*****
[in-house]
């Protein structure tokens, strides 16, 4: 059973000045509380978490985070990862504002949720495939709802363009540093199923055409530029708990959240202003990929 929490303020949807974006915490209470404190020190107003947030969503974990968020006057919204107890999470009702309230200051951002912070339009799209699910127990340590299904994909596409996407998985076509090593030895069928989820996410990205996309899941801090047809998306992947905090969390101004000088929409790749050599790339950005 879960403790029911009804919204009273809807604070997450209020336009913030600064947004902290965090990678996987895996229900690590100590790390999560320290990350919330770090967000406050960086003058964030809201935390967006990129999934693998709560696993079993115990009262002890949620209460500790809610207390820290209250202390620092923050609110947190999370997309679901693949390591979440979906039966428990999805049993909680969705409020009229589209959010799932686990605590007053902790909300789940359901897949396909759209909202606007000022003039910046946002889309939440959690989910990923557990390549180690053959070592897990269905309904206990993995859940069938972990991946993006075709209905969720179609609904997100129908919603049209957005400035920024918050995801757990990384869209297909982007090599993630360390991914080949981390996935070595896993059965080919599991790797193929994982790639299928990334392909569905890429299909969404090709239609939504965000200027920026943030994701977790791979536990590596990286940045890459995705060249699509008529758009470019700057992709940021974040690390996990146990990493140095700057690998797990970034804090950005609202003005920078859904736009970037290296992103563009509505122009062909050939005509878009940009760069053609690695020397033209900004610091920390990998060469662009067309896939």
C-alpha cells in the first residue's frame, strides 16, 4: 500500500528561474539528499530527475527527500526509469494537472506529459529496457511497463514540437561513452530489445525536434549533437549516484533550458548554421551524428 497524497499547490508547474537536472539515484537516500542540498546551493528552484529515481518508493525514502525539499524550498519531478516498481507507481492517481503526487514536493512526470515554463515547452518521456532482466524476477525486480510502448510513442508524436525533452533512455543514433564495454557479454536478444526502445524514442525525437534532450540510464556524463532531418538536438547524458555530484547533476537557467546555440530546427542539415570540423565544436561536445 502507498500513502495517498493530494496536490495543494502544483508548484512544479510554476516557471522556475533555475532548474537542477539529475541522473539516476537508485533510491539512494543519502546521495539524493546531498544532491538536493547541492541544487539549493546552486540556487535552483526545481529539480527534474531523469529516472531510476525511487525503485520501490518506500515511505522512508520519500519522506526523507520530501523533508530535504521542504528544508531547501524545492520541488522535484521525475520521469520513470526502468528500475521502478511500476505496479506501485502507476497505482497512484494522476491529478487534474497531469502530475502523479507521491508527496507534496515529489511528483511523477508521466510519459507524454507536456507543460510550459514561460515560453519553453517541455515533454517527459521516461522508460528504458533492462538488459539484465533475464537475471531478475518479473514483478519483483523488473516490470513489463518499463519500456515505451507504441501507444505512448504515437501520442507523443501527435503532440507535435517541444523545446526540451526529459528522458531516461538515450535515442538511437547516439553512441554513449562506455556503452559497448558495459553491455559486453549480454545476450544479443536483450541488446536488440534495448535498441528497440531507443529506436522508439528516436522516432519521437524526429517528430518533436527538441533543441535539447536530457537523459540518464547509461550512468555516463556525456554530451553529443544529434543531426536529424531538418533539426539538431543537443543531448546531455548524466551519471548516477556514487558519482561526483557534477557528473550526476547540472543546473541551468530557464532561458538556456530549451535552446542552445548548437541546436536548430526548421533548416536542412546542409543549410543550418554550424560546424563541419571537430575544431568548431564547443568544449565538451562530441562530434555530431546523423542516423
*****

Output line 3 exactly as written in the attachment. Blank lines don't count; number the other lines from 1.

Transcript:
C-alpha cells in the first residue's frame, strides 16, 4: 500500500528561474539528499530527475527527500526509469494537472506529459529496457511497463514540437561513452530489445525536434549533437549516484533550458548554421551524428 497524497499547490508547474537536472539515484537516500542540498546551493528552484529515481518508493525514502525539499524550498519531478516498481507507481492517481503526487514536493512526470515554463515547452518521456532482466524476477525486480510502448510513442508524436525533452533512455543514433564495454557479454536478444526502445524514442525525437534532450540510464556524463532531418538536438547524458555530484547533476537557467546555440530546427542539415570540423565544436561536445 502507498500513502495517498493530494496536490495543494502544483508548484512544479510554476516557471522556475533555475532548474537542477539529475541522473539516476537508485533510491539512494543519502546521495539524493546531498544532491538536493547541492541544487539549493546552486540556487535552483526545481529539480527534474531523469529516472531510476525511487525503485520501490518506500515511505522512508520519500519522506526523507520530501523533508530535504521542504528544508531547501524545492520541488522535484521525475520521469520513470526502468528500475521502478511500476505496479506501485502507476497505482497512484494522476491529478487534474497531469502530475502523479507521491508527496507534496515529489511528483511523477508521466510519459507524454507536456507543460510550459514561460515560453519553453517541455515533454517527459521516461522508460528504458533492462538488459539484465533475464537475471531478475518479473514483478519483483523488473516490470513489463518499463519500456515505451507504441501507444505512448504515437501520442507523443501527435503532440507535435517541444523545446526540451526529459528522458531516461538515450535515442538511437547516439553512441554513449562506455556503452559497448558495459553491455559486453549480454545476450544479443536483450541488446536488440534495448535498441528497440531507443529506436522508439528516436522516432519521437524526429517528430518533436527538441533543441535539447536530457537523459540518464547509461550512468555516463556525456554530451553529443544529434543531426536529424531538418533539426539538431543537443543531448546531455548524466551519471548516477556514487558519482561526483557534477557528473550526476547540472543546473541551468530557464532561458538556456530549451535552446542552445548548437541546436536548430526548421533548416536542412546542409543549410543550418554550424560546424563541419571537430575544431568548431564547443568544449565538451562530441562530434555530431546523423542516423